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Supreme Court Judgement on Age Discrimination

Published on 25 April 2012 11:00 AM

Groundbreaking Supreme Court Judgement on Age Discrimination

The Supreme Court this morning issued groundbreaking new principles on age discrimination in the workplace in its long-awaited ruling in the case of Seldon v Clarkson Wright and Jakes.

The case revolved around Leslie Seldon, a partner in a solicitors firm who was forced to retire when he reached the age of 65 in December 2006. He took his case to an employment tribunal, the Employment Appeal Tribunal and the Court of Appeal and, after losing in all three, finally the Supreme Court.

While the ruling sends Mr Seldon's case back to an Employment Tribunal for re-examination, the court's unanimous ruling has established new ground rules which will shape the way employers can behave towards older employees.

These are:

  • Stereotypes in which age is used as a proxy for continuing competency and capability 'no longer hold good (if they ever did ) in times of increasing longevity where there are benefits both to individuals and to wider society if people continue to work for as long as they can. Put simply, the younger generations need the older ones to continue to be self-supporting for as long as possible. So we should put such stereotypical assumptions out of our minds.' - Baroness Hale.
  • Performance management: The argument currently used by many employers that it would be undignified for older workers to go through any kind of management scrutiny, thereby avoiding supposed humiliation, is not legitimate if the business already has performance management measures in place.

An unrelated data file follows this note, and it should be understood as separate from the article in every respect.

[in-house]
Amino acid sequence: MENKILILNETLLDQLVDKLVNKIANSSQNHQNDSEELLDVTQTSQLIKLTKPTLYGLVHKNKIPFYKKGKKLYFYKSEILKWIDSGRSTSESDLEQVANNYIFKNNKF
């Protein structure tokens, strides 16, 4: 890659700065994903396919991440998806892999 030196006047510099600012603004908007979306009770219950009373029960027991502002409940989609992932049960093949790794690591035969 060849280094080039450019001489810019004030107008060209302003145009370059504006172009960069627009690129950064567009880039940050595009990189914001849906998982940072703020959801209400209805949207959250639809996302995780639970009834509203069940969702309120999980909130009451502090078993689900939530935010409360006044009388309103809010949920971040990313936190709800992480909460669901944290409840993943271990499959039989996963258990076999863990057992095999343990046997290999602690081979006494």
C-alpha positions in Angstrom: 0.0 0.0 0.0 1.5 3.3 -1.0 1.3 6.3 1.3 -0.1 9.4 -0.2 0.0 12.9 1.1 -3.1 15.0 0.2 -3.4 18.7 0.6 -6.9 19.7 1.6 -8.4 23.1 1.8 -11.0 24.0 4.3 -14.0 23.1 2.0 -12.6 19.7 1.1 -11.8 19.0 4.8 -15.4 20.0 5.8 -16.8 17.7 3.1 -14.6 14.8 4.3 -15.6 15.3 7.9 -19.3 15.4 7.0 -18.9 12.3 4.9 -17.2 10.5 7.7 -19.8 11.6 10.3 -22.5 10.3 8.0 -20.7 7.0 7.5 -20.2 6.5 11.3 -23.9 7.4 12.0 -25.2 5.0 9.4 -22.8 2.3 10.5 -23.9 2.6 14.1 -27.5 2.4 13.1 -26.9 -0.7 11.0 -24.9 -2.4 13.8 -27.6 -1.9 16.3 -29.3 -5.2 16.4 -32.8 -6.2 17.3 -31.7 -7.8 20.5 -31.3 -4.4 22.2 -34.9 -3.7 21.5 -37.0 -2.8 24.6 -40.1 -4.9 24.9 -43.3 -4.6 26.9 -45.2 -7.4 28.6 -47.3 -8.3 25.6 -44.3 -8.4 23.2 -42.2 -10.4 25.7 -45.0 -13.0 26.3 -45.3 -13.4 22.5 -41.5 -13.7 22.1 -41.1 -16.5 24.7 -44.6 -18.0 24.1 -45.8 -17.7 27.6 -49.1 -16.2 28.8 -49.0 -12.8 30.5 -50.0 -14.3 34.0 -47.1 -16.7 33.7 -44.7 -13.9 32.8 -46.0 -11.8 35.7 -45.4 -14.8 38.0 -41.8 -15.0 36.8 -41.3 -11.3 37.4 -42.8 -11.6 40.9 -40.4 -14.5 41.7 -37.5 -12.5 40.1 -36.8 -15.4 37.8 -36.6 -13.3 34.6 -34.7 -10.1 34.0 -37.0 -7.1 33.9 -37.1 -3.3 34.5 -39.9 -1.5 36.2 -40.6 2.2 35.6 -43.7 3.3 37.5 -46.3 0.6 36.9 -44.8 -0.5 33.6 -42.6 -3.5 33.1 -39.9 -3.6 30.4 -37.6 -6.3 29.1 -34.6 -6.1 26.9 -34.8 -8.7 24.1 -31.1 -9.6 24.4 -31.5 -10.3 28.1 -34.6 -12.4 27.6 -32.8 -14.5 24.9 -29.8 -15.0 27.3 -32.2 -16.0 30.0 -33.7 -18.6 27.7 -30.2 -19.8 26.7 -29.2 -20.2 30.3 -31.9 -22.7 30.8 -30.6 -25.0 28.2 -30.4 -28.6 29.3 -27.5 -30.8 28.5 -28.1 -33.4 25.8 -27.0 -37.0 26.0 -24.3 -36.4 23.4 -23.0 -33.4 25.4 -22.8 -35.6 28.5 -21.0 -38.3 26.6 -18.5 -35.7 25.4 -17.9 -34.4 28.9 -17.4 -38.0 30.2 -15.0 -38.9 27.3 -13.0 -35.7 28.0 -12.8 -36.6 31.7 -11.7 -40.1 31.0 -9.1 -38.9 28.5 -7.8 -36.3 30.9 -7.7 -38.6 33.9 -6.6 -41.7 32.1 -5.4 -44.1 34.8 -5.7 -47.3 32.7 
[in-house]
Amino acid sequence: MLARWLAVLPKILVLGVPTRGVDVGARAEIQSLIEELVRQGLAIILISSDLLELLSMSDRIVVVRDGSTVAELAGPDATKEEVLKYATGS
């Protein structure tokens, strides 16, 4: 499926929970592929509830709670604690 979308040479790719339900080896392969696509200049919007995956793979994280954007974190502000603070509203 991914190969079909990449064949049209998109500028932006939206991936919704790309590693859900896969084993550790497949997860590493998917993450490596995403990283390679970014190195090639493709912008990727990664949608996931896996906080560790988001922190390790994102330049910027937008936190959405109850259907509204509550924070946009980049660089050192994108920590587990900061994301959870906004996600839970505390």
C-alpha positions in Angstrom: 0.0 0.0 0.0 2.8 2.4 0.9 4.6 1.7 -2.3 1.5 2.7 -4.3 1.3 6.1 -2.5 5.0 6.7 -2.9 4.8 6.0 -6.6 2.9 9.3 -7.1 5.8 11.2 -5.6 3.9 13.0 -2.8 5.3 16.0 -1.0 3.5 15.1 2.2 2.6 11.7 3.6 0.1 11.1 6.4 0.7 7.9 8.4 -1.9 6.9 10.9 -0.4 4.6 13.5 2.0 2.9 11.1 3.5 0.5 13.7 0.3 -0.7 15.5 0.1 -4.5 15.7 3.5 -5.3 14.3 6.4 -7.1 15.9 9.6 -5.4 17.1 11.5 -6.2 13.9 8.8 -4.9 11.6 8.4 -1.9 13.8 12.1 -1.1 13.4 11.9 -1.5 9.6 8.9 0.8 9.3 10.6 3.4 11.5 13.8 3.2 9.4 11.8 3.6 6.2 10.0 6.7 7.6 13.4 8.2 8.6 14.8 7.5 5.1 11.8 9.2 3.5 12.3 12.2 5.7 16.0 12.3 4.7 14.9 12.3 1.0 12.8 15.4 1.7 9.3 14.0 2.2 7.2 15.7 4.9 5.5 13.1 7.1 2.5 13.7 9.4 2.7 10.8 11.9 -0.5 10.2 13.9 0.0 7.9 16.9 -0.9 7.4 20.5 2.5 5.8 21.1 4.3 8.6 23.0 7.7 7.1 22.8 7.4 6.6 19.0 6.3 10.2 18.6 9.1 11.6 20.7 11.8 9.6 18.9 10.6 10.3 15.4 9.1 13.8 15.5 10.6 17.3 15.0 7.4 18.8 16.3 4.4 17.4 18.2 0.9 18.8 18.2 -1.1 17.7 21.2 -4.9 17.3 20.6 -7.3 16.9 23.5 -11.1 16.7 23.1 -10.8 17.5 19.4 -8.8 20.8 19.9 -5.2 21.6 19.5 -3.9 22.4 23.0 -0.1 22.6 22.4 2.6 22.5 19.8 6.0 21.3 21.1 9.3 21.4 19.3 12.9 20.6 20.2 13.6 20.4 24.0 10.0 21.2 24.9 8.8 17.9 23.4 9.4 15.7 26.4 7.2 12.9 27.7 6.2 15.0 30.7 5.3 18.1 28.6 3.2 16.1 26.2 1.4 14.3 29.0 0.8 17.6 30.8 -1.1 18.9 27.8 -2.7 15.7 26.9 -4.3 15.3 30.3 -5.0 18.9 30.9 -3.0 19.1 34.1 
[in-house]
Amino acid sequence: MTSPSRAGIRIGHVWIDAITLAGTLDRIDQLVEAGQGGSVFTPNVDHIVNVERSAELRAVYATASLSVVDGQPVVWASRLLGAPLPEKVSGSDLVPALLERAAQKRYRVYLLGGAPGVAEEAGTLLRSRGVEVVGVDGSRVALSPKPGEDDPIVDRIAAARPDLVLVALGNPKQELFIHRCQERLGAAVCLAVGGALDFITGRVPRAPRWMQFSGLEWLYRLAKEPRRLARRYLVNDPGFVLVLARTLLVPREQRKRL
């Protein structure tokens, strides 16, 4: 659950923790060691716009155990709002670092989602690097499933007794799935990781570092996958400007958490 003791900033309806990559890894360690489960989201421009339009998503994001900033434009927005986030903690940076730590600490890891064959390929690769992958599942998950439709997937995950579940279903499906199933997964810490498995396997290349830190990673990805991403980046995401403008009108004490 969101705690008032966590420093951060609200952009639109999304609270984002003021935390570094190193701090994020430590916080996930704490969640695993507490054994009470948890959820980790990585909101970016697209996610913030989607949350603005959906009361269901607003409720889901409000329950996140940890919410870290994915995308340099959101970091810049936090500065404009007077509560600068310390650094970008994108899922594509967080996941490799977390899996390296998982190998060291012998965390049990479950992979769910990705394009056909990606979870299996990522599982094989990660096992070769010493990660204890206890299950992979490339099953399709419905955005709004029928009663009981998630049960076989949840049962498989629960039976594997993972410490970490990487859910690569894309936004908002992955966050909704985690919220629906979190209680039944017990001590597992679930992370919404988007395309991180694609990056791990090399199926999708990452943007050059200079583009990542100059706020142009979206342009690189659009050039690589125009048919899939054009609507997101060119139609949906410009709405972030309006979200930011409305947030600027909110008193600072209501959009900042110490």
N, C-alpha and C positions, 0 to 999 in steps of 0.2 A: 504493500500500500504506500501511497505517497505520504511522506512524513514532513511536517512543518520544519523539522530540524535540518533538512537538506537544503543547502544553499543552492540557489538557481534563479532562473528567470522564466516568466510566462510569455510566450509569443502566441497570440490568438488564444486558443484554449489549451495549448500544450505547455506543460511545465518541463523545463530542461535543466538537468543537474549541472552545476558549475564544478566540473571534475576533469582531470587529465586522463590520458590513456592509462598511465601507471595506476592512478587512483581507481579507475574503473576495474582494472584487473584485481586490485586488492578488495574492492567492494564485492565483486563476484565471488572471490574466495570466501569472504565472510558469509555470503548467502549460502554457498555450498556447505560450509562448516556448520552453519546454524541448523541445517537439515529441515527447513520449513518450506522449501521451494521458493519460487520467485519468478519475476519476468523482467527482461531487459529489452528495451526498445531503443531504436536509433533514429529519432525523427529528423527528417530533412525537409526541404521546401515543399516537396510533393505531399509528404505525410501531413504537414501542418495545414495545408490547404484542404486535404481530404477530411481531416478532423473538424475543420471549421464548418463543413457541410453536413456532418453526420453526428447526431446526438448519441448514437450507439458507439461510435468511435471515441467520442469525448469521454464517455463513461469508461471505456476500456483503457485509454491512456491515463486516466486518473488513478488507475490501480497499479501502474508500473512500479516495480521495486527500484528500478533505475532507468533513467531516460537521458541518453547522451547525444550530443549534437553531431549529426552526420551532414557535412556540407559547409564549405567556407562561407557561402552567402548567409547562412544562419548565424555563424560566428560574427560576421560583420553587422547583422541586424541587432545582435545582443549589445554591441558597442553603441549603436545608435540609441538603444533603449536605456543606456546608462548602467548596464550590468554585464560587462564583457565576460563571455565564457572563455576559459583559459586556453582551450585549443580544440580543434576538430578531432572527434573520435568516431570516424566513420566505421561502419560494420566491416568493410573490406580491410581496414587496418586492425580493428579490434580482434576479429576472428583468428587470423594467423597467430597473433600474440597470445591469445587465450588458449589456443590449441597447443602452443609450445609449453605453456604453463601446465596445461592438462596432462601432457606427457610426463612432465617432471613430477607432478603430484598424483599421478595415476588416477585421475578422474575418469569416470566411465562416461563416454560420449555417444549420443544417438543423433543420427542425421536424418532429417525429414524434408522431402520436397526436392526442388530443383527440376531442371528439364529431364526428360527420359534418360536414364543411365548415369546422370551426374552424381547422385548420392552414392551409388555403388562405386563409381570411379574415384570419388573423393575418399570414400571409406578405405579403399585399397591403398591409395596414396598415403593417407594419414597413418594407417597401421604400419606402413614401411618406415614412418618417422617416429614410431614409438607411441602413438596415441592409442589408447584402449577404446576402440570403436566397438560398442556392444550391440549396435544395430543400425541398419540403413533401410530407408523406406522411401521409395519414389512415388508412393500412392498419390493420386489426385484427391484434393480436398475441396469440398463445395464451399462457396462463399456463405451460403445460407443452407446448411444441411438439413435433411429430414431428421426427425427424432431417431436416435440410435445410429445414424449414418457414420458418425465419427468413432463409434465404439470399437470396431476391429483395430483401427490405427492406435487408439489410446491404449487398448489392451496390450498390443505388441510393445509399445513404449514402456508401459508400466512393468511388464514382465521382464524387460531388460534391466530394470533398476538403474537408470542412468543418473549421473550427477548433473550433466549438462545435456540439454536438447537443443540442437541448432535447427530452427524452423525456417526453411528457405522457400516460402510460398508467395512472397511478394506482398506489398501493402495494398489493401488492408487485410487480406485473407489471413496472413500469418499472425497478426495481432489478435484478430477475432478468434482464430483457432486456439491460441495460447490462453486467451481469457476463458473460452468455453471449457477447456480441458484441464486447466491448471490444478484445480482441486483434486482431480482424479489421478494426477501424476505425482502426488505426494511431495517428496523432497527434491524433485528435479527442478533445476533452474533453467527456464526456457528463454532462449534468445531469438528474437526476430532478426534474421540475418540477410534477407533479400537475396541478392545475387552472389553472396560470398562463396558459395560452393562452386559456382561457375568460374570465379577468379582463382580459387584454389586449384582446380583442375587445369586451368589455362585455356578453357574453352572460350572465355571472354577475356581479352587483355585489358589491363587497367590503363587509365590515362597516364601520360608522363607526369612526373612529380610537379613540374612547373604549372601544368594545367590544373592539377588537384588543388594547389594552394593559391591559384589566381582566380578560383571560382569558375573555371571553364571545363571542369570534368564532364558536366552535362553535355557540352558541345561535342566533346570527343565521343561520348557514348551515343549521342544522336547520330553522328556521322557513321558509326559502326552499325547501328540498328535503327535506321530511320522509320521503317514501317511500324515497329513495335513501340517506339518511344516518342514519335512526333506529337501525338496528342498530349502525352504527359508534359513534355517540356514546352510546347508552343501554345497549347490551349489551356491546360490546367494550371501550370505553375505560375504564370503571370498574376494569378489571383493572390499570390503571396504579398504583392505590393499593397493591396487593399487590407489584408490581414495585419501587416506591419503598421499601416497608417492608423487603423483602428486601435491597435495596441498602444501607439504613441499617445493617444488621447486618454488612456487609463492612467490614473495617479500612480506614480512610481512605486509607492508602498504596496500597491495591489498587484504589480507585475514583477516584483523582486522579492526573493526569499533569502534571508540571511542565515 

• Despite the abolition of the default retirement age, employers can currently still objectively justify retiring older workers because of their age alone as happened in the Seldon case. All businesses will now have to give careful consideration to what if any mandatory retirement rules can be justified.

Commenting on the ruling, Michelle Mitchell, Charity Director General of Age UK said:

'This is a wake up call to employers that age discrimination in the workplace is no longer legally acceptable and that negative ageist stereotypes are out of date.

'This judgement makes it clear it will be very difficult to justify forced retirement on grounds of age alone.

'We are delighted that the Supreme Court has recognized the important contribution of older workers and has sent this message to the UK government and business.'


Media contact: Fiona Callister
Telephone: 0203 033 1439
Out of hours: 07071243243

Notes to editors

Age UK
For media enquiries relating to Wales, Scotland and Northern Ireland please contact the appropriate national office: Age Scotland on 0131 668 8055, Age Cymru on 029 2043 1562 and Age NI on 028 9024 5729.

About Age UK: Age UK is the new force combining Age Concern and Help the Aged, dedicated to improving later life.

We provide free information, advice and support to over six million people; commercial products and services to well over one million customers; and research and campaign on the issues that matter to people in later life. Our work focuses on five key areas: money matters, health and well being, home and care, work and training and leisure and lifestyle.

We work with our national partners, Age Scotland, Age Cymru and Age NI (together the Age UK Family), our local Age UK partners in England and local Age Concerns. We also work internationally for people in later life as a member of the DEC and with our sister charity Help Age International.

Age UK is a charitable company limited by guarantee and registered in England (registered charity number 1128267 and company number 6825798). Age Concern England and Help the Aged (both registered charities), and their trading and other associated companies merged on the 1st April 2009. Together they have formed the Age UK Group ("we").  Charitable services are offered through Age UK and commercial products are offered by the Charity's trading companies, which donate their net profits to Age UK (the Charity).

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Last updated: Oct 20 2023

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